to move supplies

22
Battlefield Conditions
  • South Vietnamese were indifferent
  • Jungle fighting in elephant grass and rice
    paddies
  • Leeches, fever, jungle rot, malaria, liver fluke
  • Viet Cong used tunnels, punji stakes, snares
  • Many civilian deaths from both sides
  • Agent orange, saturation bombing, napalm

23
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24
Doubt Grows on the Home Front
  • War weakens the economy
  • -Great Society program was expensive
  • Rising prices and inflation
  • Antiwar movement emerged
  • Hawks supported Johnsons war policy
  • Doves opposed his policy
  • Senator J. William Fulbright believed that it was
    a civil war, not a Cold War conflict

25
The War Divides AmericaSection 3
  • How did the American war effort in Vietnam lead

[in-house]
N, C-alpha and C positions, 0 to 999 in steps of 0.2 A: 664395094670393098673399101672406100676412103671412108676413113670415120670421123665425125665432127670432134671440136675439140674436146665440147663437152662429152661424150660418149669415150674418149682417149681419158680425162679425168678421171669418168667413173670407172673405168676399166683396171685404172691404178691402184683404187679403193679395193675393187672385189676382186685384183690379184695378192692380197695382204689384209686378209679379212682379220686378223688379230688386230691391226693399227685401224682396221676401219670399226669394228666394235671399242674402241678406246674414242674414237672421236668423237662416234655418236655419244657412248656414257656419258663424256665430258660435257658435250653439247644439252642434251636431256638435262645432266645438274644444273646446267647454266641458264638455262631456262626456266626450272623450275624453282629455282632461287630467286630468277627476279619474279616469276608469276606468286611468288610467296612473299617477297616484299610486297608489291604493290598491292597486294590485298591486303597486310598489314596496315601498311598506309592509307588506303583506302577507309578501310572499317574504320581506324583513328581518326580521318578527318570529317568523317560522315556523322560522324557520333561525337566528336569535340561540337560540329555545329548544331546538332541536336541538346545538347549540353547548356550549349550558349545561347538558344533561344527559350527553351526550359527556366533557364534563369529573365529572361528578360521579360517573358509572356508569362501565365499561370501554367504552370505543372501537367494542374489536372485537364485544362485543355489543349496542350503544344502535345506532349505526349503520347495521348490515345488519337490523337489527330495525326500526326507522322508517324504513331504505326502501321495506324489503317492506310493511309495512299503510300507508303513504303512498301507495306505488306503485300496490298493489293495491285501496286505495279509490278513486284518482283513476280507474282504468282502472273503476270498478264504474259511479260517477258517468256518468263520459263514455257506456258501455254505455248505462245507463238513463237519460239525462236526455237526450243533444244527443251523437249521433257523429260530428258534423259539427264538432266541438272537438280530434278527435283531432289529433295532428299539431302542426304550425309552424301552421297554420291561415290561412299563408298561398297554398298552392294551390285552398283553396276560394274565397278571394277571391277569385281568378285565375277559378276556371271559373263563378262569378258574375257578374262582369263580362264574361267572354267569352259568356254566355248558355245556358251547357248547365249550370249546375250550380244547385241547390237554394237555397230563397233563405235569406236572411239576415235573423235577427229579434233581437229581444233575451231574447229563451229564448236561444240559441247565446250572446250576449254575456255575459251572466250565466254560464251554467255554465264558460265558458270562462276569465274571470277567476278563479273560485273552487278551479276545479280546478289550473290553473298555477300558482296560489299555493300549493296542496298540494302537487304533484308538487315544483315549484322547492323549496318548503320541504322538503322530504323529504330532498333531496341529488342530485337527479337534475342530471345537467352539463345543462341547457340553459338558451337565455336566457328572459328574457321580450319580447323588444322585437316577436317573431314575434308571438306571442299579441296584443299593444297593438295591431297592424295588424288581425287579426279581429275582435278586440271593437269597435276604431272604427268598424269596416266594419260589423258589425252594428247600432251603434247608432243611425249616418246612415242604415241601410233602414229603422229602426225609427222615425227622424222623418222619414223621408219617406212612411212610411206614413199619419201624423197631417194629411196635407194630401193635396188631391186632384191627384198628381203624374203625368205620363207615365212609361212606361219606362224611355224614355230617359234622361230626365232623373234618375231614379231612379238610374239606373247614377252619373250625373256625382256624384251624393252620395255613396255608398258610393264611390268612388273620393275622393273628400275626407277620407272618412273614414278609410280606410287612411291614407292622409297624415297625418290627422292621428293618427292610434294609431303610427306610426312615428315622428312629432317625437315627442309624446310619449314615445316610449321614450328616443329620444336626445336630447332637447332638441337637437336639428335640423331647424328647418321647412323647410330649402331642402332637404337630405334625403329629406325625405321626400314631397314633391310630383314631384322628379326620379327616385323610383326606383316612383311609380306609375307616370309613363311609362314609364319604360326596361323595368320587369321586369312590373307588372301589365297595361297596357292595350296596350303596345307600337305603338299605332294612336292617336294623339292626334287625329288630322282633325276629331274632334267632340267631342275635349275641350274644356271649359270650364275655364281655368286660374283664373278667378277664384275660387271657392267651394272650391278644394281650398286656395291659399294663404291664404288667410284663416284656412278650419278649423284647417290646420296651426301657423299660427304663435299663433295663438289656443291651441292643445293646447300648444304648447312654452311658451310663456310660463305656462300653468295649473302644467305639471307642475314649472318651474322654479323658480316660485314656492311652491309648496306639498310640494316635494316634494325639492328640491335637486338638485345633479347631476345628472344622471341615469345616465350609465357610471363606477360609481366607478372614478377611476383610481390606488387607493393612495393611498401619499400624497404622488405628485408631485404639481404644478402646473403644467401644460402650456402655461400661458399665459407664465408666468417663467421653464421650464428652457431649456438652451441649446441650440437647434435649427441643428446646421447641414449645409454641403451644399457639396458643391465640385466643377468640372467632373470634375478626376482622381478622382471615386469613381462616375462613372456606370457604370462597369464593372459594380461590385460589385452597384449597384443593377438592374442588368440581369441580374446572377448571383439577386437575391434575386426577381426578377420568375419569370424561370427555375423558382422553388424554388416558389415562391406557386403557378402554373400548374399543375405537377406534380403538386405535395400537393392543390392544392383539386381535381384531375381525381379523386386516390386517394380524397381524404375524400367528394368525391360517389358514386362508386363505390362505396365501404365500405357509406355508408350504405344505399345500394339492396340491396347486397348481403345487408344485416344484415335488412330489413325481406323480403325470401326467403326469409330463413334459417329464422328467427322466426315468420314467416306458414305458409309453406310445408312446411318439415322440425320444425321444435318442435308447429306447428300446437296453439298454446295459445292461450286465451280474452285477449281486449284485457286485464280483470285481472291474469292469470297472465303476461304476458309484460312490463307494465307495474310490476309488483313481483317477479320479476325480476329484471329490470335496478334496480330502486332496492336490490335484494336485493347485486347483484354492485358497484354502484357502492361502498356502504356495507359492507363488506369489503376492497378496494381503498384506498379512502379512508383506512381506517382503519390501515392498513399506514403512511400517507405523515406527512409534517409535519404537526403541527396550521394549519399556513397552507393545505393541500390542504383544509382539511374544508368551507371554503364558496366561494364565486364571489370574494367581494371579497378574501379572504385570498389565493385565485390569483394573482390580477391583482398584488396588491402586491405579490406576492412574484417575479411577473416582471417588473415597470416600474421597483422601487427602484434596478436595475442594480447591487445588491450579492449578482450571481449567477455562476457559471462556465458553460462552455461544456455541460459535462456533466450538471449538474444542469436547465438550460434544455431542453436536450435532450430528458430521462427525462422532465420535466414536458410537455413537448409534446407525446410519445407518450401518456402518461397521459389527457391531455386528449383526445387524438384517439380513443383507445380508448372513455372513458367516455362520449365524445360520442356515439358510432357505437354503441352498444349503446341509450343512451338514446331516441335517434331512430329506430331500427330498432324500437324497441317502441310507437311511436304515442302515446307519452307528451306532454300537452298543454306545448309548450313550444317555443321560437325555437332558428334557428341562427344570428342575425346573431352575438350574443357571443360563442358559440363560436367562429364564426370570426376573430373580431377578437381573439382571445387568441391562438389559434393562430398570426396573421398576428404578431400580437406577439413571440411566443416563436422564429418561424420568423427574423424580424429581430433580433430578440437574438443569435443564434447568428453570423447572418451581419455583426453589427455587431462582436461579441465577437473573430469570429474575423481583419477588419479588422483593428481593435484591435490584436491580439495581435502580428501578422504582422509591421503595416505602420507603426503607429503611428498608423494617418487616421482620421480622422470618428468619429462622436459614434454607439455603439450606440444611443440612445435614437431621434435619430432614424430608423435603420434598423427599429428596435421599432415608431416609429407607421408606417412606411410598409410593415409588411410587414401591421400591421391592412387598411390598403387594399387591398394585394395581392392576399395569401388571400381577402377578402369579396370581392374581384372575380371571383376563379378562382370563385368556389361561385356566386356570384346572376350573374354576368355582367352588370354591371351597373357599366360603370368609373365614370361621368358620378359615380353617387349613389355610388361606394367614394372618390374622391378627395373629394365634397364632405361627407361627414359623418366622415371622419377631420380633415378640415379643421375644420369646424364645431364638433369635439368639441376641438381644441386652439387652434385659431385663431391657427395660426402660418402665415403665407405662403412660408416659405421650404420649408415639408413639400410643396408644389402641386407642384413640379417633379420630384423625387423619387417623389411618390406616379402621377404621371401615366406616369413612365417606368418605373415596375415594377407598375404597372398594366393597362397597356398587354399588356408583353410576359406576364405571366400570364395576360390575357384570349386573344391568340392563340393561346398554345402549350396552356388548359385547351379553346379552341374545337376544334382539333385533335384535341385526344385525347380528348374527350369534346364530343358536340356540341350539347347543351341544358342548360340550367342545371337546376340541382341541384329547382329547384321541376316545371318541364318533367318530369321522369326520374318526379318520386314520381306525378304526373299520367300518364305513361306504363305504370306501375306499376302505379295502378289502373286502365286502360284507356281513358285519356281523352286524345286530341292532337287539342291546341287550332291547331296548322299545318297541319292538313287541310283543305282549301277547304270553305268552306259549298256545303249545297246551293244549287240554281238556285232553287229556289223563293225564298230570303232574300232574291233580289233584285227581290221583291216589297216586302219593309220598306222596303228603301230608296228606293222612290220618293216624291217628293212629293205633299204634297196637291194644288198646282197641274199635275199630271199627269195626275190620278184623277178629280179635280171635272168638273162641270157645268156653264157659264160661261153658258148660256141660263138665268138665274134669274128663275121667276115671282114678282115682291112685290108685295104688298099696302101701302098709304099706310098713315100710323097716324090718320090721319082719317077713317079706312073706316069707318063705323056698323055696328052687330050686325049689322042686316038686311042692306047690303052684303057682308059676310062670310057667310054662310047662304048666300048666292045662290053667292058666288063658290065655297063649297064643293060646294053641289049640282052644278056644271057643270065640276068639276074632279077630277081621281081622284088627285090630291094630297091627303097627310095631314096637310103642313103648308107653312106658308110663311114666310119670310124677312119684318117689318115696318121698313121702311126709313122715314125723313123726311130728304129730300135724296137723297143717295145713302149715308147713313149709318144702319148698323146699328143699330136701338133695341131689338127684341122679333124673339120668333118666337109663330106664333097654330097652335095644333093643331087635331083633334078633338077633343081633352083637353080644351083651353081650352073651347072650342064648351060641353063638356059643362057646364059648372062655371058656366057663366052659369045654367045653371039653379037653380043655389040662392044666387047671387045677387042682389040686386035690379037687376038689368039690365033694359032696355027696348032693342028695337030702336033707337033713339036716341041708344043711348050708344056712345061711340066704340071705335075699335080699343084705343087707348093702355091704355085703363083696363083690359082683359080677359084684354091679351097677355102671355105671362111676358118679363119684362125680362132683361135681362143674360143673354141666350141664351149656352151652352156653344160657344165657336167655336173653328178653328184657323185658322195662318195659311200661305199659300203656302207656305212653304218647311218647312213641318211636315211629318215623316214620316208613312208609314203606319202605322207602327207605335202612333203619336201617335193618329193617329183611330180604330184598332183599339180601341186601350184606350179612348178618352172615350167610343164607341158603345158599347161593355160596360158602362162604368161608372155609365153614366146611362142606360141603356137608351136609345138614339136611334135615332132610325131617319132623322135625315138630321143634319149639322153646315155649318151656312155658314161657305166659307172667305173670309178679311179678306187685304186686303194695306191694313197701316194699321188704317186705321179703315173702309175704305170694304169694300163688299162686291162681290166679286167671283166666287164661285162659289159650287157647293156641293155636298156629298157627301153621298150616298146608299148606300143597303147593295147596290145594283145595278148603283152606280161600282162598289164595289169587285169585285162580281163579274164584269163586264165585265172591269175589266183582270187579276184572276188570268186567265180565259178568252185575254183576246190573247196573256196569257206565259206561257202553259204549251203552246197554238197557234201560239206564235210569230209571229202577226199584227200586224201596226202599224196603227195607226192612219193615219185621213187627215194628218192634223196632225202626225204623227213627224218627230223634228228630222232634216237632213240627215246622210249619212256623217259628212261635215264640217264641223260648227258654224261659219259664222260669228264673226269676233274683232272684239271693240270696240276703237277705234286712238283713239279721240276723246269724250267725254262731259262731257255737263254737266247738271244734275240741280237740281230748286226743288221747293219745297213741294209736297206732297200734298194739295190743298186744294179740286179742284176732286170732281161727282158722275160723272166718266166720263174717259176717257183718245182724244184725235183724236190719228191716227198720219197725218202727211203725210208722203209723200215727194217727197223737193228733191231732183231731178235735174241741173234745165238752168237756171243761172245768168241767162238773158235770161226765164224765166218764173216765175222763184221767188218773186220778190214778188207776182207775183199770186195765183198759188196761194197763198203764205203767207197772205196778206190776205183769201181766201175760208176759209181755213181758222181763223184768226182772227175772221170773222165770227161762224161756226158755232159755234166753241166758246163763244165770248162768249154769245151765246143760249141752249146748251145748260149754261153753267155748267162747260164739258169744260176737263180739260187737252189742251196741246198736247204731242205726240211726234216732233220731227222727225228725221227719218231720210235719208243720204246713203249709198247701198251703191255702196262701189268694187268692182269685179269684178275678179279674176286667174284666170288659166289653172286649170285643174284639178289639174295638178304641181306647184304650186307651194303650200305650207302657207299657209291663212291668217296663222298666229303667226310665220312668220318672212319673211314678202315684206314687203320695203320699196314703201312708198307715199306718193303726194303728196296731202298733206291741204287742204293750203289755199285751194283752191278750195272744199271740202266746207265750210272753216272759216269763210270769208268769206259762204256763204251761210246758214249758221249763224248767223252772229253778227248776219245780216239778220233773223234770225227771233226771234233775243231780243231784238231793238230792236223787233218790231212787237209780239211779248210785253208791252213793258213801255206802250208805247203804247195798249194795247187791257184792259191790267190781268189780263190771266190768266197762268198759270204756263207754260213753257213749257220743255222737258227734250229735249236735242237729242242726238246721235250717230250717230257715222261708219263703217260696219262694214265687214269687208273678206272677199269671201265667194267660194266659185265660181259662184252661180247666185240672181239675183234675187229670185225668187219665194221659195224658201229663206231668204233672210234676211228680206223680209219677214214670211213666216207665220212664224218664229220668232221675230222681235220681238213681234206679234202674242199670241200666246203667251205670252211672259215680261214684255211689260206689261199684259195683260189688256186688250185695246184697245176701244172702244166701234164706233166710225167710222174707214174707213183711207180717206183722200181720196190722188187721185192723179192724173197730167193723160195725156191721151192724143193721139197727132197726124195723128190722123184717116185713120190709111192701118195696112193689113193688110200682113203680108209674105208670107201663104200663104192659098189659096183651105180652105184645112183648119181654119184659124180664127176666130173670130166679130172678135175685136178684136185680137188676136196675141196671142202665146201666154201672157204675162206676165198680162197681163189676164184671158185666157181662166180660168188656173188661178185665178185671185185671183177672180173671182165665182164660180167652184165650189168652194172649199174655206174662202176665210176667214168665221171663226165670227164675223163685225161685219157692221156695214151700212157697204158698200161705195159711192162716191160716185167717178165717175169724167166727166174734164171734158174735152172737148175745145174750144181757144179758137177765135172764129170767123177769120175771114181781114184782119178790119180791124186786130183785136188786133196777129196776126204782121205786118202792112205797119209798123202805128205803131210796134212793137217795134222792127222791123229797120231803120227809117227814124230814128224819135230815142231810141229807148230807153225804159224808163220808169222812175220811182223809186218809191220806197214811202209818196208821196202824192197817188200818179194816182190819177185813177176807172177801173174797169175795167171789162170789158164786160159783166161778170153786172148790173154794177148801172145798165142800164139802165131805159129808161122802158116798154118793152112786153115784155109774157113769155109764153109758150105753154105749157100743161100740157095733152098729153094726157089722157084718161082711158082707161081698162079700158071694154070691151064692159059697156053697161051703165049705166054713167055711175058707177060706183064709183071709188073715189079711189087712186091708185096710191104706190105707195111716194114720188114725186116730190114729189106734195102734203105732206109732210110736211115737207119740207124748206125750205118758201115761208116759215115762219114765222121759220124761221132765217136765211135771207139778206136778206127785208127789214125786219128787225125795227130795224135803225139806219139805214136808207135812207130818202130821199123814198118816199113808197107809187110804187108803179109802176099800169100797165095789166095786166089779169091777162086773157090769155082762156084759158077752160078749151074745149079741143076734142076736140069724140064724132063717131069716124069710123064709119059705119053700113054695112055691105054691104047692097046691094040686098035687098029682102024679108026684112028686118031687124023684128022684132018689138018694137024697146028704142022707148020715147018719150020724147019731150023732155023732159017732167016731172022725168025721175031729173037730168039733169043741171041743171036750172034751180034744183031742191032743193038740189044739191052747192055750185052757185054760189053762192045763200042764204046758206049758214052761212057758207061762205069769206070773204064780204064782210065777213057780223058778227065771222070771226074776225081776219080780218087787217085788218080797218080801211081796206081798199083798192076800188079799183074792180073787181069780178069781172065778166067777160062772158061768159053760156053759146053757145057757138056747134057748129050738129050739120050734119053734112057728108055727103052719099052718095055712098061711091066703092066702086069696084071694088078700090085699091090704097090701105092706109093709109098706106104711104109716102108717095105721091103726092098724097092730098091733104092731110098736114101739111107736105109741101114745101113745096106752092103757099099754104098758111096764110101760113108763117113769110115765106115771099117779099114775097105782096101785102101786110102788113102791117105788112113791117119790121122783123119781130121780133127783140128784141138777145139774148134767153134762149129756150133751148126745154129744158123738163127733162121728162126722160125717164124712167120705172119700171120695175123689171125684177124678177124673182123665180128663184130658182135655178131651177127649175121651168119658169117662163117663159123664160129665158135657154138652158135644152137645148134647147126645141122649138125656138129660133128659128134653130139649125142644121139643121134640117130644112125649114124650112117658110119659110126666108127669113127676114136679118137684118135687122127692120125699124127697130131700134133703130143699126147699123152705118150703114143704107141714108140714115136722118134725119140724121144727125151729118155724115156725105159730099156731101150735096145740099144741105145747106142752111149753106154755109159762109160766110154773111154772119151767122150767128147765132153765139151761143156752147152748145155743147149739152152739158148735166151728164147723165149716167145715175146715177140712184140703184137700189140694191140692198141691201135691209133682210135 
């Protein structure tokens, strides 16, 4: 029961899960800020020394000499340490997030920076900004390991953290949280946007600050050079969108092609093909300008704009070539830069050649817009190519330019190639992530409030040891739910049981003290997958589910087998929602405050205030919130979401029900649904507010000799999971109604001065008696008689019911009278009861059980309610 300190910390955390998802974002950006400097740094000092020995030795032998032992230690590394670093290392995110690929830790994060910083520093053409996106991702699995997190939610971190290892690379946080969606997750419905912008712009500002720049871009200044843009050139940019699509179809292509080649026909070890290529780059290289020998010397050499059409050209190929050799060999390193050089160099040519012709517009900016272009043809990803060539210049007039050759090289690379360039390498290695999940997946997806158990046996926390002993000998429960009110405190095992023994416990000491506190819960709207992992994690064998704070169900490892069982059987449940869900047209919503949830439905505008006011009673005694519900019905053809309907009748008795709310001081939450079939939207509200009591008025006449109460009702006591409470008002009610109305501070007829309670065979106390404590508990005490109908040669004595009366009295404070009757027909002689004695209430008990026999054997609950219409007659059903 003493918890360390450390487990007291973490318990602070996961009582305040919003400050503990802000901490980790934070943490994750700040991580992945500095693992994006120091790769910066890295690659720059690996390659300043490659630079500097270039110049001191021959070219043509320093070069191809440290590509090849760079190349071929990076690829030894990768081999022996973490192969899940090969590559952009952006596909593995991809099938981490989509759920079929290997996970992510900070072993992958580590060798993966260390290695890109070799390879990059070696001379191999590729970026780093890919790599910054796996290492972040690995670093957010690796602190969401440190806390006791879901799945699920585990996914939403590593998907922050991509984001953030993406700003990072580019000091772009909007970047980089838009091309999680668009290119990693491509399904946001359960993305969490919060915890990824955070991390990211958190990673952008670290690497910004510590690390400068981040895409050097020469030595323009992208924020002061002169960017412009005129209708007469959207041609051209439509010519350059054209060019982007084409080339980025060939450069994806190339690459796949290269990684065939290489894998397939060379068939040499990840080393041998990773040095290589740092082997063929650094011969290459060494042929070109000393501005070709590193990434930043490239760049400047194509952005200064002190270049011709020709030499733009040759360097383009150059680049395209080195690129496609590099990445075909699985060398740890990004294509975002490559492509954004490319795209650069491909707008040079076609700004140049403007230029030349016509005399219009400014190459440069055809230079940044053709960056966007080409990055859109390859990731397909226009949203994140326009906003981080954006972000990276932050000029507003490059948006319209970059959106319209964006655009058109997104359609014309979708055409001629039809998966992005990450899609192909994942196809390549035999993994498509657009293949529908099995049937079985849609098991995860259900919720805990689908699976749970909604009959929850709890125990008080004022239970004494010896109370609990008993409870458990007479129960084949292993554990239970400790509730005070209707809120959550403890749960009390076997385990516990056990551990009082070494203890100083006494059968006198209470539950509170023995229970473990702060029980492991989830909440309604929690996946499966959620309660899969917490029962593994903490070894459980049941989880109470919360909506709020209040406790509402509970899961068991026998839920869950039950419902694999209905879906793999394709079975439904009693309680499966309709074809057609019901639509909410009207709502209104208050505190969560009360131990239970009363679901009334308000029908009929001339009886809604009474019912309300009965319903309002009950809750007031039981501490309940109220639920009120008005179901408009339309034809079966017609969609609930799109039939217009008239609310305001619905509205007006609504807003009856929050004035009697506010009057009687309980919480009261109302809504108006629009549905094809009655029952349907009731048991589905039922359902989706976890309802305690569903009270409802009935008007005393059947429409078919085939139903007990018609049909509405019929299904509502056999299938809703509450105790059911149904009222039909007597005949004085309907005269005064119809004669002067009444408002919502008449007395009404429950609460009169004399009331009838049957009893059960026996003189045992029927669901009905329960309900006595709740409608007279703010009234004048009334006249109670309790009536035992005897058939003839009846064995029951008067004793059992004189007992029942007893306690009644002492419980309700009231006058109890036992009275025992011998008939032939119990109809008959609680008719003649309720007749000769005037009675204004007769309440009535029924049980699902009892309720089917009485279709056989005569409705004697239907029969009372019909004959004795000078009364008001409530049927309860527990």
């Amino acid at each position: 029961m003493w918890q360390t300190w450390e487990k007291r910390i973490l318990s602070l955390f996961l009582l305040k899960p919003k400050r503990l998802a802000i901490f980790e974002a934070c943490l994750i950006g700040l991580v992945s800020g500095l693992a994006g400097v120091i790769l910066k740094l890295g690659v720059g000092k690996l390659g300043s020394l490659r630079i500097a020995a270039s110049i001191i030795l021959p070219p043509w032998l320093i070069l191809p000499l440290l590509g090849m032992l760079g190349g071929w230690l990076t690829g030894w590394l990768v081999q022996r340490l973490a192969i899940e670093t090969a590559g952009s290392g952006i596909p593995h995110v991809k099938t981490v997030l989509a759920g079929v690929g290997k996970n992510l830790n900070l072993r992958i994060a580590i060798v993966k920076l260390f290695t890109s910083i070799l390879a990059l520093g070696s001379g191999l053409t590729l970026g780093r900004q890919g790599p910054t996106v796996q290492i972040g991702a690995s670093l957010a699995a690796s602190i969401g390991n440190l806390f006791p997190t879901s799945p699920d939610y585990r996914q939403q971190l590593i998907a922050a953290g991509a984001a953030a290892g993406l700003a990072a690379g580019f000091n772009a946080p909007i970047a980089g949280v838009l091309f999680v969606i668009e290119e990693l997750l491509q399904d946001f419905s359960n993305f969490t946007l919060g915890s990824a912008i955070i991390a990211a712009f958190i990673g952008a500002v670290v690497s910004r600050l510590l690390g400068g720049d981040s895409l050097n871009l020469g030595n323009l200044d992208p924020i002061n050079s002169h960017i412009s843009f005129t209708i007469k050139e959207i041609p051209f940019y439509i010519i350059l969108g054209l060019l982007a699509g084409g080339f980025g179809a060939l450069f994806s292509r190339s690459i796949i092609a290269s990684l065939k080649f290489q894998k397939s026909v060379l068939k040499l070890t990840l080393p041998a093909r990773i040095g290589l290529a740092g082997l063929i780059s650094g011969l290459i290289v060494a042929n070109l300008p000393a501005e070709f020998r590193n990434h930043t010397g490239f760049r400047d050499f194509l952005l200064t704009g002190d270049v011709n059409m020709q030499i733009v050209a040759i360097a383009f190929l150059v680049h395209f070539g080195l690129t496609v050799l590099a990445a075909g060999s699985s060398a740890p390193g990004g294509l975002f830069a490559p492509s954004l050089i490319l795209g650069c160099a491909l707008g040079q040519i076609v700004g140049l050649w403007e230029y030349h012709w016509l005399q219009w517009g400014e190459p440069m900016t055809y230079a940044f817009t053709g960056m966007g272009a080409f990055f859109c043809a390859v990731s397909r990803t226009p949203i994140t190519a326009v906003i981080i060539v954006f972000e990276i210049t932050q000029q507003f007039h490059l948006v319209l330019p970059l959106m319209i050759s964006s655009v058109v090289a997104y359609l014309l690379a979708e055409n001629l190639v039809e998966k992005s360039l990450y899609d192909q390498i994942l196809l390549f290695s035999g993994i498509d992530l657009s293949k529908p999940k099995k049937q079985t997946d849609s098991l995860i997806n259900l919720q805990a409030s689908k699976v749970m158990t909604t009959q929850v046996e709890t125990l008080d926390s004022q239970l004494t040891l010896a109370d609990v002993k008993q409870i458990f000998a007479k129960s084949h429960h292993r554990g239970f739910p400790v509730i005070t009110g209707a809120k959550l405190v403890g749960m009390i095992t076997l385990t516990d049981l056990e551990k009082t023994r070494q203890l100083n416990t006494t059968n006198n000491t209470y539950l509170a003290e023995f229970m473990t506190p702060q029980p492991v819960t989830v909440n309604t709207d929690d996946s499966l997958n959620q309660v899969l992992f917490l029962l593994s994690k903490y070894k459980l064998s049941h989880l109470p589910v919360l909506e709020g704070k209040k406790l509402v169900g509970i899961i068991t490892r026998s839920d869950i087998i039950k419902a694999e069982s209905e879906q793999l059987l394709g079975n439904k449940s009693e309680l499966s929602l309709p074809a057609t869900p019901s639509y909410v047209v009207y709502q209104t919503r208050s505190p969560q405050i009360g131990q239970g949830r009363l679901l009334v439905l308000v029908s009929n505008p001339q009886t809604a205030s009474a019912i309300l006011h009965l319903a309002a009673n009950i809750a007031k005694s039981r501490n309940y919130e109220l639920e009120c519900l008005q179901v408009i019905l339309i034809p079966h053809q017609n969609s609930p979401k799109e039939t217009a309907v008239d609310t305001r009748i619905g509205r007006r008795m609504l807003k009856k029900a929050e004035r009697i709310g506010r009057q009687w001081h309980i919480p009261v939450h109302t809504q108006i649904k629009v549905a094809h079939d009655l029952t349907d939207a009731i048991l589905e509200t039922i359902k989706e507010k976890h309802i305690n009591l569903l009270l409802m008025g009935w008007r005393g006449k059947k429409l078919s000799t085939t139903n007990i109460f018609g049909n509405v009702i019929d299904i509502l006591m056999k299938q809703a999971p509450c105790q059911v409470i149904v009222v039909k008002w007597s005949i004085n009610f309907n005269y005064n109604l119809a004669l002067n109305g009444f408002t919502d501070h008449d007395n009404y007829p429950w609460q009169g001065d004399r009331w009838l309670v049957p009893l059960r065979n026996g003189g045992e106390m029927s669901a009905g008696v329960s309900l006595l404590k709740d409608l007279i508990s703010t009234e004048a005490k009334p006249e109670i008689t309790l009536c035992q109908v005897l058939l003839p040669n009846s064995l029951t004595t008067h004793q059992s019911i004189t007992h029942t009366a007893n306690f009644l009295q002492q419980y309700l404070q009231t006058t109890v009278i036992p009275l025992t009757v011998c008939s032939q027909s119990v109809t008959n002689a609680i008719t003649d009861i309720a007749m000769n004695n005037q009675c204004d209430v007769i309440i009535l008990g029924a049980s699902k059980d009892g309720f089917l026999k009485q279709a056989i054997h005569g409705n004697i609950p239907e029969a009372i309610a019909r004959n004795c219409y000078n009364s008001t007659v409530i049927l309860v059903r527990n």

to rising protests and social divisions back
    home?
  • Vocabulary
  • -draftee Tet Offensive
  • -Credibility gap Eugene McCarthy
  • -Robert Kennedy
  • -Students for a Democratic Society

26
Sec 3 The War Divides America
The War Divides America
Antiwar Protests Increase   Main Idea The use
of the draft increased the opposition to the war,
first on college campuses, but soon in other
areas of the country as well. Tet Offensive Is
the Turning Point Main Idea The communist
forces surprise attack called the Tet Offensive
lessened the confidence of American leaders,
despite the fact that the U.S troops had
prevented the communist forces from achieving
their goals. Violence Rocks 1968 Presidential
Race Main Idea 1968 was marked by the
assassinations of Martin Luther King, Jr. and
presidential candidate Robert Kennedy, violent
protests at the Democratic Convention in Chicago,
and Richard Nixons election as President.
27
Antiwar Protests Increase
  • Draft becomes unpopular deferments were given
    to college students and men in certain
    occupations
  • Activism spreads on college campuses
  • -Students for a Democratic Society (SDS)
  • Students clash with authorities
  • Credibility gap Americans began to distrust the
    Johnson administration

28
New Left
  • Free Speech Movement